The Left has predictably objected to the Trump Administration’s proposal to, in essence, offer federal vouchers to American children in order to attend the school of their choice. Nevertheless, there is some division on the right about the wisdom of this approach.
“Every spending increase has been accompanied by a plethora of federal regulations,” Tom Carroll, the president of Invest in Education, said last week at a forum co-sponsored by The Fordham Institute and the Hoover Institution. “Tax credits come with fewer restrictions.” And he’s for it.
“Research shows vouchers come with more federal regulations than tax credits but tax credits also come with regulations,” Neil McCluskey of the Cato Institute pointed out in the debate with Carroll at the Hoover/Fordham forum. “They regulate the accreditors.”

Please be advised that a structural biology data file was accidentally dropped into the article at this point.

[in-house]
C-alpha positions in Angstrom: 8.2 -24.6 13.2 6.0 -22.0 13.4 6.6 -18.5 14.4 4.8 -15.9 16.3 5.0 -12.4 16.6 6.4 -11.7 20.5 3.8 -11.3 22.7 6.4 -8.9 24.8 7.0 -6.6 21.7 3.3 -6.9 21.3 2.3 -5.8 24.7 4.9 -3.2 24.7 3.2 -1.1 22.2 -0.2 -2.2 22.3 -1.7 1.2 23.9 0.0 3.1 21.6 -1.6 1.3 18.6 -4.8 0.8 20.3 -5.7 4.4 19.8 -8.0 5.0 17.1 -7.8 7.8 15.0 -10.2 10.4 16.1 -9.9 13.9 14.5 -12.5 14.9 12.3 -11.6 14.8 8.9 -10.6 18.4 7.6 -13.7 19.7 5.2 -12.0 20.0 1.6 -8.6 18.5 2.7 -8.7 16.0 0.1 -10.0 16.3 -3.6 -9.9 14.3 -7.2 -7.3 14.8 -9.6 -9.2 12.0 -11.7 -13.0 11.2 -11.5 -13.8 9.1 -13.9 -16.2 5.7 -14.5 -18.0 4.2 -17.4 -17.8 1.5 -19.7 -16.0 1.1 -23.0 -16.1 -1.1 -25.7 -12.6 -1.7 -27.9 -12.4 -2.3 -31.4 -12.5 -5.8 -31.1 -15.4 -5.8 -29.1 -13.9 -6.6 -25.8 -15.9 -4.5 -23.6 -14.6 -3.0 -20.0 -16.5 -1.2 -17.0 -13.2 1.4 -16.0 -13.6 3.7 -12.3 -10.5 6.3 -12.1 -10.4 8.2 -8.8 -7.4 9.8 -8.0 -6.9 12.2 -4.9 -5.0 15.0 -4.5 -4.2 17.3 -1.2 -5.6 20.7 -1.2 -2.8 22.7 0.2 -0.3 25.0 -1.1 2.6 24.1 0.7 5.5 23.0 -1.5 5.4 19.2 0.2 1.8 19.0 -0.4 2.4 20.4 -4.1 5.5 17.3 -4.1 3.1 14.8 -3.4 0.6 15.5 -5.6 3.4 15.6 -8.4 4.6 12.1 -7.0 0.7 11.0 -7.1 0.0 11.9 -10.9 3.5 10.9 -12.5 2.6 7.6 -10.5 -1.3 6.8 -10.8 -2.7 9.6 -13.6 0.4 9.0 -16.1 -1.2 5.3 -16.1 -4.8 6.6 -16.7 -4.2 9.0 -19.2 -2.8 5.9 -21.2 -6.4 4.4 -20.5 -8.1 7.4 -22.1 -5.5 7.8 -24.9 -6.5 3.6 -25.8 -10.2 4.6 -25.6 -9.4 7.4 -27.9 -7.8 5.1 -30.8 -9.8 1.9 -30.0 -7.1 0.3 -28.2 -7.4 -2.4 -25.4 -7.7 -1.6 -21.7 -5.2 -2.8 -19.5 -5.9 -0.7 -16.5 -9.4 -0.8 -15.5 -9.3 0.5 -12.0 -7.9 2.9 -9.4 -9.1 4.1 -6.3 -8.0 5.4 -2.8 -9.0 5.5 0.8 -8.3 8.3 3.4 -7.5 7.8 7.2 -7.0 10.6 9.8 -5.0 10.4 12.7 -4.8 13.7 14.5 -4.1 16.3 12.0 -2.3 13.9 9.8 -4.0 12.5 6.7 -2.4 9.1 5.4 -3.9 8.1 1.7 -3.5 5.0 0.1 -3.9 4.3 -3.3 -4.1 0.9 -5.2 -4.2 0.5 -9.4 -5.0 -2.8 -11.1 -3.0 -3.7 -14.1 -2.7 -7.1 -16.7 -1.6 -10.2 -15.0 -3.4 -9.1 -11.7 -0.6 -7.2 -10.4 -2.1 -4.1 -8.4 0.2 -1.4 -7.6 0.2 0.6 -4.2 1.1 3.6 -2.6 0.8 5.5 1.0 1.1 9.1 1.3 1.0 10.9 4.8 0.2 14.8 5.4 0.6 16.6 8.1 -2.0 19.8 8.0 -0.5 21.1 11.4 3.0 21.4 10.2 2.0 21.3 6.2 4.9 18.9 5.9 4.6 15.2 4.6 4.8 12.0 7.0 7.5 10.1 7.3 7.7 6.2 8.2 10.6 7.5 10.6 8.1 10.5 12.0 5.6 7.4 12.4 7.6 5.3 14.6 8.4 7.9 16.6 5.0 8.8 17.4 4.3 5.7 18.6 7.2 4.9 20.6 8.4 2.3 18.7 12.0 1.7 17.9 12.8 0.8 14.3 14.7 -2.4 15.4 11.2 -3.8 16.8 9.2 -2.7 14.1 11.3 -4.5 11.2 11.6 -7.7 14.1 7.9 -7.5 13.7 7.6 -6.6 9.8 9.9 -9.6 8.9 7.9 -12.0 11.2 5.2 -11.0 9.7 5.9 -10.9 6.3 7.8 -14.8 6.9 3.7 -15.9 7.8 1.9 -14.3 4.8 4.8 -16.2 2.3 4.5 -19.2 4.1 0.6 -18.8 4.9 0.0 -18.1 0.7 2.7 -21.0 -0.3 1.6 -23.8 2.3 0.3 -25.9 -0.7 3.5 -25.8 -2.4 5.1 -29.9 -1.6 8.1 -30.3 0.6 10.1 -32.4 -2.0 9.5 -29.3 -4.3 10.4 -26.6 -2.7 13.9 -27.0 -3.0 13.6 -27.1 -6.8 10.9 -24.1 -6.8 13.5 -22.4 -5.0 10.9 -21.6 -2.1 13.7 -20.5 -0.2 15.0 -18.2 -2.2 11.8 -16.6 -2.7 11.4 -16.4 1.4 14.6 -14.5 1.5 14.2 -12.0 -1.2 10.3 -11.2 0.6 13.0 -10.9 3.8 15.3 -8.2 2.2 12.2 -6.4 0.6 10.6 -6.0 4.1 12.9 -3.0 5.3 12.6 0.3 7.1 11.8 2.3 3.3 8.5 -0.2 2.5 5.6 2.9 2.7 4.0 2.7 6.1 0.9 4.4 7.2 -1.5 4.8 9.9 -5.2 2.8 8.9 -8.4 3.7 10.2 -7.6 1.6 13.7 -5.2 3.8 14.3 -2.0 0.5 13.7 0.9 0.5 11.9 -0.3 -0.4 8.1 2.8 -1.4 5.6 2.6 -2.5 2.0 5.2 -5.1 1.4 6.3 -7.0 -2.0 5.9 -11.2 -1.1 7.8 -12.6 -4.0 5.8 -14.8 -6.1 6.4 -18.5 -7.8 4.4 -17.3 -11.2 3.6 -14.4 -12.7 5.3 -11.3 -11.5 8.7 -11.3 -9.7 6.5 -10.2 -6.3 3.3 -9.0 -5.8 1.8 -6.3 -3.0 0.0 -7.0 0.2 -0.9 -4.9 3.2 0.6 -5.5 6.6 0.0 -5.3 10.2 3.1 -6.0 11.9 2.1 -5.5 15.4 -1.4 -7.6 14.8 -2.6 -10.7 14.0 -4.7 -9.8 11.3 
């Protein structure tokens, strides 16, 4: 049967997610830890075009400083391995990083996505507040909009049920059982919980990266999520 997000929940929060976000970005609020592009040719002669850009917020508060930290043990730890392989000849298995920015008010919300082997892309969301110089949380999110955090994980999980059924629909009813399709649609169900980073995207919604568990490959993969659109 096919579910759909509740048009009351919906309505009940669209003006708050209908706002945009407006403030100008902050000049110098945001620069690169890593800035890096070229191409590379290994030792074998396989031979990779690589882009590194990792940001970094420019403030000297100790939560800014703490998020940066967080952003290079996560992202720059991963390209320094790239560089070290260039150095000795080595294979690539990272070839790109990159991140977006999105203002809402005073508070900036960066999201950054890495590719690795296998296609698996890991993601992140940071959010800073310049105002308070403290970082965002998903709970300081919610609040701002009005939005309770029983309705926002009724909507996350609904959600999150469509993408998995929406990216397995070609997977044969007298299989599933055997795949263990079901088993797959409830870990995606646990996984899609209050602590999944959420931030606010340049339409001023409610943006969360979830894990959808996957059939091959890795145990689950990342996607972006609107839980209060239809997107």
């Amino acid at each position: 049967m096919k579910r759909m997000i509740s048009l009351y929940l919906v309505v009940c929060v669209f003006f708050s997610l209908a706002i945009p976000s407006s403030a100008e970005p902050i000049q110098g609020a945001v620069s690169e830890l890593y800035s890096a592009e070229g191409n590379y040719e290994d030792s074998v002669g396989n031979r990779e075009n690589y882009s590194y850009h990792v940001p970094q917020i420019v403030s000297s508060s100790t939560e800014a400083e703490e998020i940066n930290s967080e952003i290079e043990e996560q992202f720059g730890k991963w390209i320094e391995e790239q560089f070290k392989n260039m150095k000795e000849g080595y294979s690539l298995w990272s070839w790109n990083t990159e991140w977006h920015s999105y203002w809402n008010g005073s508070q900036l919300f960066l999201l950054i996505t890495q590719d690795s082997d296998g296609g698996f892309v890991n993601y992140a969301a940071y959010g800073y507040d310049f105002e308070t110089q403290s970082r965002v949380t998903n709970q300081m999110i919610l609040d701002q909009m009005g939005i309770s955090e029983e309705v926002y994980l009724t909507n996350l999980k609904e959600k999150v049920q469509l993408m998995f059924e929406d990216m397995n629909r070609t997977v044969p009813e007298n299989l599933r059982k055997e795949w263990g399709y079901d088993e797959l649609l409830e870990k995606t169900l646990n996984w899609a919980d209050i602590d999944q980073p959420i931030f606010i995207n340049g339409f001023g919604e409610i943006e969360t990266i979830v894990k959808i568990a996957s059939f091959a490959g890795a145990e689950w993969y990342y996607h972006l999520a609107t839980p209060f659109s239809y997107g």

“There are 61 school choice programs with 450,000 students in the United States,” McCluskey pointed out. “Don’t increase the federal role in education when states are having so much success,” he advised.
Indeed, the next day at the Cato Institute, at another forum which McClusky presided over, Vicki Alger of the Independent Institute pointed out that Arizona, where she resides is home to both a plethora of school choice programs and student achievements. Arizona eighth grades, she notes, made the greatest math gains in the country.
Alger doesn’t support federal vouchers either.